This Neal Morse side project featuring Mike Portnoy, Dave LaRue, Casey McPherson, Neal Morse and Steve Morse (no relation) served up some classic prog rock that, surprisingly, isn’t hung up on technical prowess. Highly recommended.
Black Country Communion – Afterglow
The third album from Black Country Communion, featuring Glenn Hughes, Joe Bonamassa, Jason Bonham, and Derek Sherinian might be their best one yet (unfortunately it looks like it might be their last too, because of interpersonal tensions). Their bluesy, classic rock infused music feels more refined this time around. With 3 albums in 2 years, it’s doubtful they can keep up this pace, even if they get over their personal differences, so if it is indeed their swan song, at least they’ll go out on a high note.
Best alternative release channel
Stones Archive (http://www.stonesarchivestore.com)
Metallica and Pearl Jam have been doing this for years, and in late 2011 (so I’m cheating by including it here) The Rolling Stones started releasing remastered classic shows that have circulated as bootlegs in collectors circles for years. All their releases are of high quality, but the highlights are the 73 and 75 shows. (Brussels Affair and LA Friday)
Best example of post record label economics
PSY’s Gangnam Style, 2012’s viral hit, became the first video to rack up a billion views on Youtube. While it’s easy to dismiss PSY’s novelty single (you gotta give him credit though: it’s catchy as hell), he embodies the realty of the post MP3 music business. According to an Associated Press report, PSY made 60,000$ from downloads in South Korea, but around 8.1 million $ from his share of YouTube advertisements around the world! His success is the best example of how the music industry must learn to monetize in new ways to adapt to a changing market. Maybe the dinosaurs will survive this time?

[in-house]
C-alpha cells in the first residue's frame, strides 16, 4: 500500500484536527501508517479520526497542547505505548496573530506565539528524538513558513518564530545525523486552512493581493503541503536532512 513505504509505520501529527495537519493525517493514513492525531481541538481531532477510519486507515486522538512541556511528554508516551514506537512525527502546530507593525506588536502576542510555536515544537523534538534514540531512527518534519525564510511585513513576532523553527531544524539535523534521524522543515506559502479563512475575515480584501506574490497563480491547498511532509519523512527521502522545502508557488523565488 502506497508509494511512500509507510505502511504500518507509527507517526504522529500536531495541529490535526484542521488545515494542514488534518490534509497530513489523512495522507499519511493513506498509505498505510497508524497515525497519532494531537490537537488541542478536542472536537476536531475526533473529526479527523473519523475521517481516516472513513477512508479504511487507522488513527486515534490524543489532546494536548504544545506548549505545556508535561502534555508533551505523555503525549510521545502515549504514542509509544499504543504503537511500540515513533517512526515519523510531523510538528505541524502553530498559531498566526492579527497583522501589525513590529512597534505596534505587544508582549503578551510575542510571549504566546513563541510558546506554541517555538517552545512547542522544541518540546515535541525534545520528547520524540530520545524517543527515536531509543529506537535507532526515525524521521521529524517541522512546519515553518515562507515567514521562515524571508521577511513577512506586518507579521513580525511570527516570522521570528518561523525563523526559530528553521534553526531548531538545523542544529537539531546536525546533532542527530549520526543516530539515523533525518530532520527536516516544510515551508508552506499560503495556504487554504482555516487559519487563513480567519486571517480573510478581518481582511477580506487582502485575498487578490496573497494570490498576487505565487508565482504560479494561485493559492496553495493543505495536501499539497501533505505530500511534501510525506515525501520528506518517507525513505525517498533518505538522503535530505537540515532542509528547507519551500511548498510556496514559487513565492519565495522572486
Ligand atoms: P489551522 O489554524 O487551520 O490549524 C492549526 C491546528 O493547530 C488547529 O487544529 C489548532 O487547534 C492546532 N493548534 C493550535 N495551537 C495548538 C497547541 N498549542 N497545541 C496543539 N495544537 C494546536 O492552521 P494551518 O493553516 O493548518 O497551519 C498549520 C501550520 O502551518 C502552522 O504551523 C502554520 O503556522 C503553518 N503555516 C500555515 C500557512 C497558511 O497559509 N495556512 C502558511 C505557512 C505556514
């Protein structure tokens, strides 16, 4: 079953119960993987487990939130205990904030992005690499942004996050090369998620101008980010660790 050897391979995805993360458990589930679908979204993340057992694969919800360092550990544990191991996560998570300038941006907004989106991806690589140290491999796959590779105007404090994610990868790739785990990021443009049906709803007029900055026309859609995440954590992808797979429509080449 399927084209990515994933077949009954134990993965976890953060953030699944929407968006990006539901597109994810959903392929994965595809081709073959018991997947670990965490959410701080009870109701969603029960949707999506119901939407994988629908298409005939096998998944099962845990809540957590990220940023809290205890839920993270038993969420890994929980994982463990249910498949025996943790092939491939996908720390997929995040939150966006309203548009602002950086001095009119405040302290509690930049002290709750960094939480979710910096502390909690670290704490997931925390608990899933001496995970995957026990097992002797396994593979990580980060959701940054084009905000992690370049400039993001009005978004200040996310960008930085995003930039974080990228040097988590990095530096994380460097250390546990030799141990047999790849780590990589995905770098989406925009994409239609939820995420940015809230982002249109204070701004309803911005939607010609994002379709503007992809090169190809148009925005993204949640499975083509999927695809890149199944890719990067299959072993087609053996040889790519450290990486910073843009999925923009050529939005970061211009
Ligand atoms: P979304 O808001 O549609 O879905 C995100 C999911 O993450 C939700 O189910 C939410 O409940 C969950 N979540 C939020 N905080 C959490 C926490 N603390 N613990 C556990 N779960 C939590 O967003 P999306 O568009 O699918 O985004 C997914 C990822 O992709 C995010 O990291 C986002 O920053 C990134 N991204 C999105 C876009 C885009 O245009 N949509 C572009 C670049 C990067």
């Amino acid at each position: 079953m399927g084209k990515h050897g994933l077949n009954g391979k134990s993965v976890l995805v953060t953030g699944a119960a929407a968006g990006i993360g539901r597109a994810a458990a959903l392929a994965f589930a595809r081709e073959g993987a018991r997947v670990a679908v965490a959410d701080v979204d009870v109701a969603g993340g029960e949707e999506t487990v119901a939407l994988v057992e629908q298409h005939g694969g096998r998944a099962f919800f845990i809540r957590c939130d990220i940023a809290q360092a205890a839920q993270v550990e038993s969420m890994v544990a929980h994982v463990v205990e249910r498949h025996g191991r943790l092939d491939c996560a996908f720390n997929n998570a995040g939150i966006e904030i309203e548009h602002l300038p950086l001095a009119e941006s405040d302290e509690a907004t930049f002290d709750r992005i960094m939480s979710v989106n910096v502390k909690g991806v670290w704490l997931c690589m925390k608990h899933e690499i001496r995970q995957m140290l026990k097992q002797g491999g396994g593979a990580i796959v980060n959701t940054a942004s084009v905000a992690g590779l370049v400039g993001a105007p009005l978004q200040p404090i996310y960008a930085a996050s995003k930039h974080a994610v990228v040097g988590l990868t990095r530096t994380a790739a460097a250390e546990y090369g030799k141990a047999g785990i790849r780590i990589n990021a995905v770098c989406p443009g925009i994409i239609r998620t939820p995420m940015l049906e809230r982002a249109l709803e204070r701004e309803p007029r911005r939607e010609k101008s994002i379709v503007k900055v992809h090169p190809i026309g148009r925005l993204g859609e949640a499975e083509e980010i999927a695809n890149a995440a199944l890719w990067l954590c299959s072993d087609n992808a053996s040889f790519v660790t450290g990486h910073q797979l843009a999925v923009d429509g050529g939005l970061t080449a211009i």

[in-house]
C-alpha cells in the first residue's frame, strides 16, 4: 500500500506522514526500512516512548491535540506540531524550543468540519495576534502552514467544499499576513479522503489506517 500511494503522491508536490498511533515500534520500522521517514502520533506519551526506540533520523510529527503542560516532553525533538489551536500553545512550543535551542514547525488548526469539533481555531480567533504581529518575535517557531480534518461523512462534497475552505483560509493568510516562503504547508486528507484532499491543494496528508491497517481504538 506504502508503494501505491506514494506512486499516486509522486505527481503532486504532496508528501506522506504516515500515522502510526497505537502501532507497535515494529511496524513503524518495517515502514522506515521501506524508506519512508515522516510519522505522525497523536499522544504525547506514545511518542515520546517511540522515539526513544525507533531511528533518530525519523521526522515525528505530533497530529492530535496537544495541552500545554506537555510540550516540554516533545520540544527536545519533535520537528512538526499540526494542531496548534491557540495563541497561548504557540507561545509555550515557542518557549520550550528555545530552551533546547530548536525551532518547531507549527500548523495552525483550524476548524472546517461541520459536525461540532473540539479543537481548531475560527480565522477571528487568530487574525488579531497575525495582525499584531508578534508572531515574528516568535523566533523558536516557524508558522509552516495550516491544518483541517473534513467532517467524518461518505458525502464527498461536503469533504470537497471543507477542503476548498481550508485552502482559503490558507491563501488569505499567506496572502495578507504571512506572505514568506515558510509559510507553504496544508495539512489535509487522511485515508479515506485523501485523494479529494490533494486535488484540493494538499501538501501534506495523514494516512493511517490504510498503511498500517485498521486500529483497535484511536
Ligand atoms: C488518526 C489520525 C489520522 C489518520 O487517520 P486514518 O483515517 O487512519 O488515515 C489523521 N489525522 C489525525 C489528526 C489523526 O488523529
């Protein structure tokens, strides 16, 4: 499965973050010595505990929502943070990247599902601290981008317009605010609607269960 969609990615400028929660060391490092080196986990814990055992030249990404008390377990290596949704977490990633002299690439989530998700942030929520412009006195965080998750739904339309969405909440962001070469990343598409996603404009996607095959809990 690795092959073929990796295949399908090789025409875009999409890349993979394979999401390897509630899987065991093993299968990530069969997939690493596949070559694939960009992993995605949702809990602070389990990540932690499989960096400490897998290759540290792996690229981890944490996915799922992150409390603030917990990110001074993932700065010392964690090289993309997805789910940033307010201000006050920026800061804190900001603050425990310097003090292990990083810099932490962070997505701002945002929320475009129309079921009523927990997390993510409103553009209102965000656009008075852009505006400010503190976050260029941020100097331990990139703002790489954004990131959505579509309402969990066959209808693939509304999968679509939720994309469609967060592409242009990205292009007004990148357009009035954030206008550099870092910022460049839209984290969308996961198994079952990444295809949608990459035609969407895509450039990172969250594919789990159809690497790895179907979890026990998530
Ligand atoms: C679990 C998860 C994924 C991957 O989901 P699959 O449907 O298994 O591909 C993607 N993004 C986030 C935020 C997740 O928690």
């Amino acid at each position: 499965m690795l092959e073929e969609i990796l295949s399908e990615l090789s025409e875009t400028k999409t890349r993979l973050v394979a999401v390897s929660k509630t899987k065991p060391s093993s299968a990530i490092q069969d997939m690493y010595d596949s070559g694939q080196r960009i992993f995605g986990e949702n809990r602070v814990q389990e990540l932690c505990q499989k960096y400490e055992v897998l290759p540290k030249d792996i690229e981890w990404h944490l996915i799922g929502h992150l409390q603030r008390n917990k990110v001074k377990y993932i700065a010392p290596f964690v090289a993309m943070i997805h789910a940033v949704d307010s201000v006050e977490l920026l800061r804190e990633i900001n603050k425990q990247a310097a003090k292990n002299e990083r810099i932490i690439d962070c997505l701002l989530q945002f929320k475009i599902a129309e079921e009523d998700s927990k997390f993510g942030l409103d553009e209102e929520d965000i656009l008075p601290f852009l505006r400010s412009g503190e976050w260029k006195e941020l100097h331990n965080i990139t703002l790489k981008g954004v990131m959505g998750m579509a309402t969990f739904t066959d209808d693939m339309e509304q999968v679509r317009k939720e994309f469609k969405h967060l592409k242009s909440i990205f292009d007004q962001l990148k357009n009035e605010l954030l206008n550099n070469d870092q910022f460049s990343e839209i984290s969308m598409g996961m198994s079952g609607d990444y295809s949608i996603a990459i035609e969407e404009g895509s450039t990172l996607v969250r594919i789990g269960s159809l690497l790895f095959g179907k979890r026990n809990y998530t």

Best record label replacement strategy
You may have heard of Kickstarter this year, the crowd funding site that allows people with a great idea to connect to people willing to invest a small amount of money to help make it happen. Copycat site PledgeMusic is offering the same service but solely dedicated to music, allowing artists to connect with their fanbase and make albums without the need for a label to bankroll the operation (and without the shackles that come with it). I’m hoping to see more and more artists do that in 2013. (Look for a post on the subject in 2013)
Best film score
Patrick Doyle’s score to Brave was enchanting and melodic, the perfect companion to Merida’s scottish adventures. Modern film music is expected to be unobtrusive, and is too often unmemorable. Doyle’s score is all the opposite, and the movie was better for it. Julie Fowlis’s vocals are also a big factor in the success of this score.
Special Mentions: John Williams’s Lincoln, Alan Silvestri’s The Avengers, Howard Shore’s The Hobbit and James Horner’s The Amazing Spider-Man.
“You can’t go back” award
Led Zeppelin’s highly publicized 2007 reunion could have been the precursor to a highly lucrative reunion tour, but singer Robert Plant refused to have it be more than a one off thing. In an interview, he mentioned that Led Zeppelin was “young man music” and that it should stay in the past. Well, 2012 finally saw the release of the reunion show, and it proved Plant right. It’s not a bad show, in fact it’s very good. But it’s old men playing young man music. I’m sure the show was amazing for the people who attended, but it’s probably best that they didn’t tour.
Most unexpected release
Specialty label Lalaland Records released a comprehensive boxset containing the scores to the first 6 Friday the 13th movies. For years, film music fans were told these recordings were lost, so to have them released complete came as a shock. It’s not the best music ever written (and is way too derivative of other scores like Psycho and Jaws) but it’s campy fun, and triggers a lot of memories of watching these films as a teenager. And the first 100 purchases came with a signed booklet by composer Harry Manfredini!
But by far my musical highlight of 2012 has been launching this blog! I love having an outlet to share my thoughts on music. I know most of you come here through search engines, looking for info on specific topics, but I do hope that some of you will keep coming back to check what I have to say, and even start discussions. Thank you for reading, and I wish everyone a great musical 2013!